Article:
Computational Extractors and Pseudorandomness
Computational extractors are efficient procedures that map a source of sufficiently high min-entropy to an output that is computationally indistinguishable from uniform. By relaxing the statistical closeness property of traditional randomness extractors one hopes to improve the efficiency and entropy parameters of these extractors, while keeping their utility for cryptographic applications. In this work we investigate computational extractors and consider questions of existence and inherent complexity from the theoretical and practical angles, with particular focus on the relationship to pseudorandomness.
An obvious way to build a computational extractor is via the “extract-then-prg” method: apply a statistical extractor and use its output to seed a PRG. This approach carries with it the entropy cost inherent to implementing statistical extractors, namely, the source entropy needs to be substantially higher than the PRG’s seed length. It also requires a PRG and thus relies on one-way functions.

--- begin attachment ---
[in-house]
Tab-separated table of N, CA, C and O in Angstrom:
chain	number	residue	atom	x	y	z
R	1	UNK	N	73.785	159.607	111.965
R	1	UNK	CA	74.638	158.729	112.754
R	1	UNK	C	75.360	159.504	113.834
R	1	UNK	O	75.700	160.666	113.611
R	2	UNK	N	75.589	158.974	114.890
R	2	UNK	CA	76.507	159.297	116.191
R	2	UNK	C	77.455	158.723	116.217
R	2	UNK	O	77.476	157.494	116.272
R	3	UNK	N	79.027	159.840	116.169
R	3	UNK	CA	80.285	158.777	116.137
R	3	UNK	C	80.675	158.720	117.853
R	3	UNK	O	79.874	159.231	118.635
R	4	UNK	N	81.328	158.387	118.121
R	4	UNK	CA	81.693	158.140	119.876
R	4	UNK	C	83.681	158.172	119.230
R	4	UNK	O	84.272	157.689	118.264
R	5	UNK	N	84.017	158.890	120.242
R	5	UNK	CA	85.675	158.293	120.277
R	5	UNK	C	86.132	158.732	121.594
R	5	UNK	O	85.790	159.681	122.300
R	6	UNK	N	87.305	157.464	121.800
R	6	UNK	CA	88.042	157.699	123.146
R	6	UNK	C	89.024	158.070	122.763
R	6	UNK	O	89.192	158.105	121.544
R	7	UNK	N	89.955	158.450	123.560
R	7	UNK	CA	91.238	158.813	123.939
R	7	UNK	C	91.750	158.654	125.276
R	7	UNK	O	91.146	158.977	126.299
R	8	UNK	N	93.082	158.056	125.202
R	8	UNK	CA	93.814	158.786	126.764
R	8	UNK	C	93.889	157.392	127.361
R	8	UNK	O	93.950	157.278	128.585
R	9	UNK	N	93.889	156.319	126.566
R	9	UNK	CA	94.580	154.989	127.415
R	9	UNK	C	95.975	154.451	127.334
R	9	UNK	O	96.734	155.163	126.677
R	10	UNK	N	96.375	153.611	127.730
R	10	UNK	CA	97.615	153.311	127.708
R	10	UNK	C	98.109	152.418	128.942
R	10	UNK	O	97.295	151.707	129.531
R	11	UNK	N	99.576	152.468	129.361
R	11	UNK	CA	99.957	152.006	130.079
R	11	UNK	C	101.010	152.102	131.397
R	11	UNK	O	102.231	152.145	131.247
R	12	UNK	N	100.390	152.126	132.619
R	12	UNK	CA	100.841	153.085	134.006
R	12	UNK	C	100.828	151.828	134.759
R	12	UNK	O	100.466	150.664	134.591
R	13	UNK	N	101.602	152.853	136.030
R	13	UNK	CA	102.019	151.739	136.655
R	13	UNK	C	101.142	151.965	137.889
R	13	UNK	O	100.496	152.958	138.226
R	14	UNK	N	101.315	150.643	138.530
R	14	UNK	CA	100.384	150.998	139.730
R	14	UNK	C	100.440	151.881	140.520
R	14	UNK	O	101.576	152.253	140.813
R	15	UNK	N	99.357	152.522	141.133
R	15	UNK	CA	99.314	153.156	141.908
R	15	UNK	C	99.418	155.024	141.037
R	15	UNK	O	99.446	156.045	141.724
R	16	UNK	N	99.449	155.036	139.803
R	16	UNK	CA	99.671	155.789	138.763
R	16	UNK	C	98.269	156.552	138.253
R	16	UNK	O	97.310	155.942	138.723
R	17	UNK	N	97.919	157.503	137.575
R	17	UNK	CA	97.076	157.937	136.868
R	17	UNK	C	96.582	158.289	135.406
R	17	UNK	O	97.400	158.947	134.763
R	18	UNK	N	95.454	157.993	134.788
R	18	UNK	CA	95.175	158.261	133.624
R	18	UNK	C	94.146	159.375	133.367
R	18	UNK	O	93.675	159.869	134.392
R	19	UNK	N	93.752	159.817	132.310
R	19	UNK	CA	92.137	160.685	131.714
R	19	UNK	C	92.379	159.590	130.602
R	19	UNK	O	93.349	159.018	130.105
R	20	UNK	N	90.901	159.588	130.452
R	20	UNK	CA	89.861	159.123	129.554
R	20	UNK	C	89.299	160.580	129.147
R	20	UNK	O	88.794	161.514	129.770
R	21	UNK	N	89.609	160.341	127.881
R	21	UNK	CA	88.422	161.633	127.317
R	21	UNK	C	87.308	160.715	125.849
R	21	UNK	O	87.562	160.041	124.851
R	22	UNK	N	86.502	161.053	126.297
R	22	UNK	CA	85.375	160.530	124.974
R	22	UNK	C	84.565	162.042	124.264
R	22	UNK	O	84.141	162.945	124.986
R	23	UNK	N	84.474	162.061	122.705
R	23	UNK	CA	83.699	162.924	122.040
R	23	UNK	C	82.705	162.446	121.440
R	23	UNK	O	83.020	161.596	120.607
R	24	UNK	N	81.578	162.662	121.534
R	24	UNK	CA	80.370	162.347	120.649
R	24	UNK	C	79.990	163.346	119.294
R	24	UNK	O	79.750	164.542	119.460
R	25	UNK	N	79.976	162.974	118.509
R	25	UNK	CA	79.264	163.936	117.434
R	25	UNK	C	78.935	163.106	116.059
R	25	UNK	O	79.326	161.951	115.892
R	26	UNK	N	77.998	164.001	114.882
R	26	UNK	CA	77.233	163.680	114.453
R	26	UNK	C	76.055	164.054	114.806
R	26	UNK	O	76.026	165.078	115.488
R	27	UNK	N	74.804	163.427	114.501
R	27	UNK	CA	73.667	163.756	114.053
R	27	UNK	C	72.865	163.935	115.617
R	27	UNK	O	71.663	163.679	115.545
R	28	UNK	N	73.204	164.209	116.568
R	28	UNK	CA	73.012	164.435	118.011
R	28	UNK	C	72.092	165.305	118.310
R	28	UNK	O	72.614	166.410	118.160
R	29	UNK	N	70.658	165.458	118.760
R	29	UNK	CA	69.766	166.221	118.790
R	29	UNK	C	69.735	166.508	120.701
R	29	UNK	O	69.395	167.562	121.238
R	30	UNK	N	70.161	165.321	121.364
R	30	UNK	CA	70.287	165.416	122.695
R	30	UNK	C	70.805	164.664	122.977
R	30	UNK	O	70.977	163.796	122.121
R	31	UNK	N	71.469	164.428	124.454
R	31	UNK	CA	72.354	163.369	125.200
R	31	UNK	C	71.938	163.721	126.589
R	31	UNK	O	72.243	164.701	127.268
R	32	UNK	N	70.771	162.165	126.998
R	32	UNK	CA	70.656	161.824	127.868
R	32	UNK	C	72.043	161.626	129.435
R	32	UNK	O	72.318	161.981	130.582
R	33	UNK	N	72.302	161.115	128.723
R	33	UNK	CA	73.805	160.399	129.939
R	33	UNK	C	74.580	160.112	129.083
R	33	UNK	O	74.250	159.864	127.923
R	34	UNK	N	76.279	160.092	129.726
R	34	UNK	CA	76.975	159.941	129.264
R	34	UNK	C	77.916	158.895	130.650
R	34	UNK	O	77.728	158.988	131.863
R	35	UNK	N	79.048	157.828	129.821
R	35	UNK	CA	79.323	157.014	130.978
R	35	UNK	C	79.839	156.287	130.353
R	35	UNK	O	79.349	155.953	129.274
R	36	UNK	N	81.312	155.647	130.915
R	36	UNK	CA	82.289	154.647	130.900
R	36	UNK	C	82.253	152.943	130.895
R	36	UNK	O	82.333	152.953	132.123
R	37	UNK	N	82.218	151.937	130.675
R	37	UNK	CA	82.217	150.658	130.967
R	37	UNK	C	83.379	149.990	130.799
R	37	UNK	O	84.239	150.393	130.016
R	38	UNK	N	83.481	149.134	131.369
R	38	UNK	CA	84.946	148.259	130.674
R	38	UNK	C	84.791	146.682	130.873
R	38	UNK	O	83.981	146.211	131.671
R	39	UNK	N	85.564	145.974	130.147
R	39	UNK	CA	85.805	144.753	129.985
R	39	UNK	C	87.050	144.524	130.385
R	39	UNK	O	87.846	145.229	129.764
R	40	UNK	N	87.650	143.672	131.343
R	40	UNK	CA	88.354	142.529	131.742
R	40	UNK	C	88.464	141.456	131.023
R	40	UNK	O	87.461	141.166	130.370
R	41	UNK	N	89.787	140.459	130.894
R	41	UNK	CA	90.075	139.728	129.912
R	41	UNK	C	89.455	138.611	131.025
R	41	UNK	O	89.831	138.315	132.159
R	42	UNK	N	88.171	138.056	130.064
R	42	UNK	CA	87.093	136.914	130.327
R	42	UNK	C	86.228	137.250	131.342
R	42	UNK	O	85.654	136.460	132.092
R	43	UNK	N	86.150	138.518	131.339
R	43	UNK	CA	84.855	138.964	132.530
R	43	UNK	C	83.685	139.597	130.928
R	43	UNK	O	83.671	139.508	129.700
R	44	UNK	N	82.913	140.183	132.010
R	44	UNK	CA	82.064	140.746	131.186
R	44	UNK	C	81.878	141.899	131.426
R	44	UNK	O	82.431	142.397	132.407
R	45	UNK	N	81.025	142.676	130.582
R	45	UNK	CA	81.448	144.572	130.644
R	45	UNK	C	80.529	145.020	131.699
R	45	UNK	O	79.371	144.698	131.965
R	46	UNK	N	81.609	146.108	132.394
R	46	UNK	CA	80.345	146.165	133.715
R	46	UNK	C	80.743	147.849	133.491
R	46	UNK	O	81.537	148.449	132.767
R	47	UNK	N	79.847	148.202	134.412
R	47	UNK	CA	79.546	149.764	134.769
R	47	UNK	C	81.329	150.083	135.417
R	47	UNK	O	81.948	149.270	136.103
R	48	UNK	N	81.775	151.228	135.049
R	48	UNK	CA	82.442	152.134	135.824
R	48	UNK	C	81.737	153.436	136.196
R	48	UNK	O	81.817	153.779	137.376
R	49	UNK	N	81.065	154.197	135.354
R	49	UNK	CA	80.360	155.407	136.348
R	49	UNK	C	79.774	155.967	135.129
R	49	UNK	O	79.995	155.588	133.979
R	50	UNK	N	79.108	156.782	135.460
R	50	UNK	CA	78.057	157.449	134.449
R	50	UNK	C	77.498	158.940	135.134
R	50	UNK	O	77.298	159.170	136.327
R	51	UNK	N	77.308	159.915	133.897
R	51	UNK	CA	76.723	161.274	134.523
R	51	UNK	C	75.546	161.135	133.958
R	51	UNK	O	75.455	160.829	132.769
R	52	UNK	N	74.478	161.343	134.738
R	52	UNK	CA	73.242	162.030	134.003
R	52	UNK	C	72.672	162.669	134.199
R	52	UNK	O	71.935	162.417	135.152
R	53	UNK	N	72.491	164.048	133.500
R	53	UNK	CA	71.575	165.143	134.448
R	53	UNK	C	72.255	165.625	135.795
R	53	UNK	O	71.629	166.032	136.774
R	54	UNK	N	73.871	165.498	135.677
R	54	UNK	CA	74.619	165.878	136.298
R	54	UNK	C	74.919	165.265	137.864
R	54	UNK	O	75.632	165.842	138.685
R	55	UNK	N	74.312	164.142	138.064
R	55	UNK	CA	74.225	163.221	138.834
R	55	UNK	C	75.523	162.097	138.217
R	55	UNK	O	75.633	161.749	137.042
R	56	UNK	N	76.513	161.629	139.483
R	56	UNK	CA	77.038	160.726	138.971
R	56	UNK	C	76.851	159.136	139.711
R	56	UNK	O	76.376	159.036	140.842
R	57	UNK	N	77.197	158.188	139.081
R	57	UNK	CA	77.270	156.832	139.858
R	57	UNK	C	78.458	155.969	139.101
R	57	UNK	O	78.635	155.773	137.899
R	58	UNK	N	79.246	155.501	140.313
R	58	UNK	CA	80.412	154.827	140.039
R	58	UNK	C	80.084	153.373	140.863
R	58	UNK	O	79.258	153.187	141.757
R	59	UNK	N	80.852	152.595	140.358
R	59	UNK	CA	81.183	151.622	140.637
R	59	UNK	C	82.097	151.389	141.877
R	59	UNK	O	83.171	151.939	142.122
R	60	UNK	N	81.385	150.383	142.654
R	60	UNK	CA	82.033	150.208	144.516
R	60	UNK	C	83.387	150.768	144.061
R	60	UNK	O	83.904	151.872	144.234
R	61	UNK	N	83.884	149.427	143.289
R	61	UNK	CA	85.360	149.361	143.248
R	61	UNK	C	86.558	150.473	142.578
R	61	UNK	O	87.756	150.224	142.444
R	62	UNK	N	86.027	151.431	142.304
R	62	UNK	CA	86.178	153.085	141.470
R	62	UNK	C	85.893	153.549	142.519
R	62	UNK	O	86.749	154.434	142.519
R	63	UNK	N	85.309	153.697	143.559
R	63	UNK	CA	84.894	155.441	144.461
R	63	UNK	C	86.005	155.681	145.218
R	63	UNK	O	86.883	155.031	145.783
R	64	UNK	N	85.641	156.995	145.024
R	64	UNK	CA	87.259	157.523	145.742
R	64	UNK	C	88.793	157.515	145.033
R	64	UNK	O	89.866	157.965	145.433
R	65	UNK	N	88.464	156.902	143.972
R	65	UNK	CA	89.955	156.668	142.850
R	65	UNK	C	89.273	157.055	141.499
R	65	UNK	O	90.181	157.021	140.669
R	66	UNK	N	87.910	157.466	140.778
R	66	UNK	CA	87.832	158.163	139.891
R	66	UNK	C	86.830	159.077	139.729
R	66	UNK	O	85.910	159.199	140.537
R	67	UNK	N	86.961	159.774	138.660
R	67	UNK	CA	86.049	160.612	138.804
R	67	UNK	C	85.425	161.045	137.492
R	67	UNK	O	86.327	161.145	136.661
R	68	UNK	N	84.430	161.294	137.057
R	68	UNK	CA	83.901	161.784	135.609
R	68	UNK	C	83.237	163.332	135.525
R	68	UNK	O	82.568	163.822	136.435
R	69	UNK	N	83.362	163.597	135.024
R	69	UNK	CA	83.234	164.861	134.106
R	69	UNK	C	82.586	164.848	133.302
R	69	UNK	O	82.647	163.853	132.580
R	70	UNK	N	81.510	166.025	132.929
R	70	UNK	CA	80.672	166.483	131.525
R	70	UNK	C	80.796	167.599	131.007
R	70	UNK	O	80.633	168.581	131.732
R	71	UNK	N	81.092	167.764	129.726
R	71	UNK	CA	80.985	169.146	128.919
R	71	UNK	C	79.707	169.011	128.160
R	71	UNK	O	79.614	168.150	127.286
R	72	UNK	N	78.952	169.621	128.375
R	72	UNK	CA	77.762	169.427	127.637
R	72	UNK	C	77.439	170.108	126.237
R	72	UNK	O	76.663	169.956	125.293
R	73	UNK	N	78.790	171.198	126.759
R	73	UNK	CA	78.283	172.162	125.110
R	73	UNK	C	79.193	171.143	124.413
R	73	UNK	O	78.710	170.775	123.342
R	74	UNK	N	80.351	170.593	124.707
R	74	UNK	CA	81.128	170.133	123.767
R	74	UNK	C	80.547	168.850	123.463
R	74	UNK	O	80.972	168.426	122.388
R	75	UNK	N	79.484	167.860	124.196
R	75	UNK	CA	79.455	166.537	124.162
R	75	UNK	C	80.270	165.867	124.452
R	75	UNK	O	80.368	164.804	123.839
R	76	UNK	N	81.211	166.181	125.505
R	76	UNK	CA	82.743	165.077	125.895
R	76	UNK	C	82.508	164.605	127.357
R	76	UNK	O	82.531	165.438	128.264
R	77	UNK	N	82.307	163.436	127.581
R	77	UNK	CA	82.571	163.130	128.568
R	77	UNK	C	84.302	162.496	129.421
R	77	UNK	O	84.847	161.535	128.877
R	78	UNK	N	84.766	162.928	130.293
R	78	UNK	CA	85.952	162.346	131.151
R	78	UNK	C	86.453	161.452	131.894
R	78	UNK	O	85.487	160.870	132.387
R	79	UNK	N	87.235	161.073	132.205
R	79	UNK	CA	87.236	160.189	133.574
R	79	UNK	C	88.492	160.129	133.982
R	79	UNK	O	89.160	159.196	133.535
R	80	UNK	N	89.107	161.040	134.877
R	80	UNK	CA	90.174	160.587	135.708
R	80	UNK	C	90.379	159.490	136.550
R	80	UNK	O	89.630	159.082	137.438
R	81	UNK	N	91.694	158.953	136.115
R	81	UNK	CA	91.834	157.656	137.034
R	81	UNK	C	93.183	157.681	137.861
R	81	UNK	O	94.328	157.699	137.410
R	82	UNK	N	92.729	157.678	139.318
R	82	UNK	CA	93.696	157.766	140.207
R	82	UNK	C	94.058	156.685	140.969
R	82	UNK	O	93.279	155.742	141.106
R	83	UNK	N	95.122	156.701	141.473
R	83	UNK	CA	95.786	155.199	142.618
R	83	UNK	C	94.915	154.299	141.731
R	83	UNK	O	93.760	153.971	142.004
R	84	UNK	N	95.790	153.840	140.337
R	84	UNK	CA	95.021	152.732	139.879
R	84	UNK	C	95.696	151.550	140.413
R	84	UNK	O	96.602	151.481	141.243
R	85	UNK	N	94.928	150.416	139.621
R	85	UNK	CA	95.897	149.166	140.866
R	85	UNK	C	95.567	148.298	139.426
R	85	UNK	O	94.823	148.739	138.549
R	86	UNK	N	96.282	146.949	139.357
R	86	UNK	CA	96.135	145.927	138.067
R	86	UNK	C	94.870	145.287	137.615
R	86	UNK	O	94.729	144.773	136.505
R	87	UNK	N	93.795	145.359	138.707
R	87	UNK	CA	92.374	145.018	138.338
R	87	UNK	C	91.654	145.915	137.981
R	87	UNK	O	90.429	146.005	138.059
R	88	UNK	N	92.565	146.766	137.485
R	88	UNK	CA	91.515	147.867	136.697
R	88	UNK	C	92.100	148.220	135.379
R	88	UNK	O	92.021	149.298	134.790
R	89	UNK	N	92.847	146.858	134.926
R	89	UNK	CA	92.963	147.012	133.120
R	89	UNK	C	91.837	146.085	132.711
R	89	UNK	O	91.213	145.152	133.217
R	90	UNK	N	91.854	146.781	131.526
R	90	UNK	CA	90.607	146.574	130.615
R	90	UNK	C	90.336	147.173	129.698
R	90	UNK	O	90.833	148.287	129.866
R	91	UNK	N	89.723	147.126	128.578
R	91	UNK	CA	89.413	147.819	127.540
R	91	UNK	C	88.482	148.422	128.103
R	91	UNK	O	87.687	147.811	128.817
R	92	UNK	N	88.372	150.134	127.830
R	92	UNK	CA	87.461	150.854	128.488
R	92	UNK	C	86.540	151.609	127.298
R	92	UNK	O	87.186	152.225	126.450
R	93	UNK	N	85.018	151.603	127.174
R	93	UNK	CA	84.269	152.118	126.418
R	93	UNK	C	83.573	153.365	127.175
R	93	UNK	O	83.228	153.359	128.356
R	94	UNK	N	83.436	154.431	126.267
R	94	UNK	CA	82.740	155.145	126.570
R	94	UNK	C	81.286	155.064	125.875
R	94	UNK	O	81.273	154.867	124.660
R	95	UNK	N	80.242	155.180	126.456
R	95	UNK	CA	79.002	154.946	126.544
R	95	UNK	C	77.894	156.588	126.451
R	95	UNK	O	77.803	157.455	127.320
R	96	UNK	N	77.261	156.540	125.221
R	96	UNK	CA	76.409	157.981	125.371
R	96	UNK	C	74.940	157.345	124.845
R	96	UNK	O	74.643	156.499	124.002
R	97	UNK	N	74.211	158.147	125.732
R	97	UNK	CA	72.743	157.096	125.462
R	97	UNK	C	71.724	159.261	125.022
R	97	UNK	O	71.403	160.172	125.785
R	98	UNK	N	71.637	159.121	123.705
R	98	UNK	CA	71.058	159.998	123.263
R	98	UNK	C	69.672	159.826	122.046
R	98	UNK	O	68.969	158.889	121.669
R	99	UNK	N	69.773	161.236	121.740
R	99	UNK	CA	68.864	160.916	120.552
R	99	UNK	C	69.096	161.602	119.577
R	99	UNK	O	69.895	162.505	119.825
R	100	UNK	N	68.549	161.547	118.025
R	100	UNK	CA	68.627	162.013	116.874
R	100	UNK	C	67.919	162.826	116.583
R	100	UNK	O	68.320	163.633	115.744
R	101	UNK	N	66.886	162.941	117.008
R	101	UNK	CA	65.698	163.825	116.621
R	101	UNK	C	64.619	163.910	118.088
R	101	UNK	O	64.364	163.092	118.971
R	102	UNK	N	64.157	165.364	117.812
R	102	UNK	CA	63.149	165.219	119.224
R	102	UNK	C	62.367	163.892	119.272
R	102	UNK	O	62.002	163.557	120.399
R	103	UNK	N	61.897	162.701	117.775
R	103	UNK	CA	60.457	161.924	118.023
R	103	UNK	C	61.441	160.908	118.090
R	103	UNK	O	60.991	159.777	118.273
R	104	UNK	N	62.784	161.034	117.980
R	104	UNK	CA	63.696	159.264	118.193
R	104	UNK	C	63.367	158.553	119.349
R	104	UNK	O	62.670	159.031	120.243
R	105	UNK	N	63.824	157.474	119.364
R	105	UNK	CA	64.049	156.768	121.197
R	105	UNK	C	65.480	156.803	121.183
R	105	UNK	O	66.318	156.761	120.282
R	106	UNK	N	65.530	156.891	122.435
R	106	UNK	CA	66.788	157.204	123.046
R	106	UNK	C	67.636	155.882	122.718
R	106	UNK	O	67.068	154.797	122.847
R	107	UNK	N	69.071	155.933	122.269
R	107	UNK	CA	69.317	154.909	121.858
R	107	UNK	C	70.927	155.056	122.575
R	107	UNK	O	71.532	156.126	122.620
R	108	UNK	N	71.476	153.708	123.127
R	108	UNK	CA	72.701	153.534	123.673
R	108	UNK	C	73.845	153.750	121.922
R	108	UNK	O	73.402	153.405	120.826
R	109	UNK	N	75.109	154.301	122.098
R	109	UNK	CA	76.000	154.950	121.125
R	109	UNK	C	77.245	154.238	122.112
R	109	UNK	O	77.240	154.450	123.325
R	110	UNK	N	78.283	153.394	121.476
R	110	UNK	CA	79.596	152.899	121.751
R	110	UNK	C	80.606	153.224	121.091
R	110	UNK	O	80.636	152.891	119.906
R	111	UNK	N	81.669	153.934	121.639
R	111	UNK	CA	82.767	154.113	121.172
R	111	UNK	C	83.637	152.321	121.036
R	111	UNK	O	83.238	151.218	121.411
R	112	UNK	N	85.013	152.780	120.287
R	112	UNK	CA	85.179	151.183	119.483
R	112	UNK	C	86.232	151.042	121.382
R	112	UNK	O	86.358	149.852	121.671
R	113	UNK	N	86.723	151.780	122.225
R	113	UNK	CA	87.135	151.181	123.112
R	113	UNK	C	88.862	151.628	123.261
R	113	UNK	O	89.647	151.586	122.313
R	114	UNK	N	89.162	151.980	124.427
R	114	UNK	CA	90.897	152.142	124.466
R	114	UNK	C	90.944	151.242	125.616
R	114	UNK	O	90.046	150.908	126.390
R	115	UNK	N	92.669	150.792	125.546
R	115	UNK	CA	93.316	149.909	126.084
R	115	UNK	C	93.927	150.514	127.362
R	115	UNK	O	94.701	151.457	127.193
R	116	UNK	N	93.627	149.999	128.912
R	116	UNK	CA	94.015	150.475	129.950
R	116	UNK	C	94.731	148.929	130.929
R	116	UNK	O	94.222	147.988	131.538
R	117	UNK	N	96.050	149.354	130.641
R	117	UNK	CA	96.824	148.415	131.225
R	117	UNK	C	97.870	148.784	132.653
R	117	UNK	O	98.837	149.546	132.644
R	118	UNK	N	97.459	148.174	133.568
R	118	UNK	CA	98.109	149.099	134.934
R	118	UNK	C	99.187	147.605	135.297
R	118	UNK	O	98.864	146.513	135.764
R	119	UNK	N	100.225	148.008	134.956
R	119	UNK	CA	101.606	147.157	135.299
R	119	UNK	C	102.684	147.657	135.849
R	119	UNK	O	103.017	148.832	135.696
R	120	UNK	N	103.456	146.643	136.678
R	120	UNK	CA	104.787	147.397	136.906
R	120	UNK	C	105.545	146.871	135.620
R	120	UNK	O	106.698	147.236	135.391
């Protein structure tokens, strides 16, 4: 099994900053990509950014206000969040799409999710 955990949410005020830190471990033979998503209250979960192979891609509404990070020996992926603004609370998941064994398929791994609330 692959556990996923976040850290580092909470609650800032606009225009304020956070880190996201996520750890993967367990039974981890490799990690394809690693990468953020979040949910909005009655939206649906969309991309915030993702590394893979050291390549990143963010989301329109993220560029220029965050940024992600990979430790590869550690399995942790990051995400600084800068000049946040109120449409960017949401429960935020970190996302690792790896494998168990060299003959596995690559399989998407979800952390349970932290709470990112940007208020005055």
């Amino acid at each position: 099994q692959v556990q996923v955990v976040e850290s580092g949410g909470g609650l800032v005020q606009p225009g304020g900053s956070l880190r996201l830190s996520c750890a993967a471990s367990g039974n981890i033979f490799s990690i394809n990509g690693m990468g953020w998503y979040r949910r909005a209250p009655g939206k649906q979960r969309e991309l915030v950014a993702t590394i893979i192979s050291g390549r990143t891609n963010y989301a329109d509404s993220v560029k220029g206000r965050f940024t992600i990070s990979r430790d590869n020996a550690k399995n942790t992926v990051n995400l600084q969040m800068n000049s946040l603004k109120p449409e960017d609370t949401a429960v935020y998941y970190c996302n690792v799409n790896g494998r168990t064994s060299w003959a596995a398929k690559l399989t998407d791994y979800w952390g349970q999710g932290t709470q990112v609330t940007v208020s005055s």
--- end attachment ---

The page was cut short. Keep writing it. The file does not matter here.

We study the necessity of one-way functions in the construction of computational extractors and determine matching lower and upper bounds on the “black-box efficiency” of generic constructions of computational extractors that use a one-way permutation as an oracle. Under this efficiency measure we prove a direct correspondence between the complexity of computational extractors and that of pseudorandom generators, showing the optimality of the extract-then-prg approach for generic constructions of computational extractors and confirming the intuition that to build a computational extractor via a PRG one needs to make up for the entropy gap intrinsic to statistical extractors.
On the other hand, we show that with stronger cryptographic primitives one can have more entropy- and computationally-efficient constructions. In particular, we show a construction of a very practical computational extractor from any weak PRF without resorting to statistical extractors.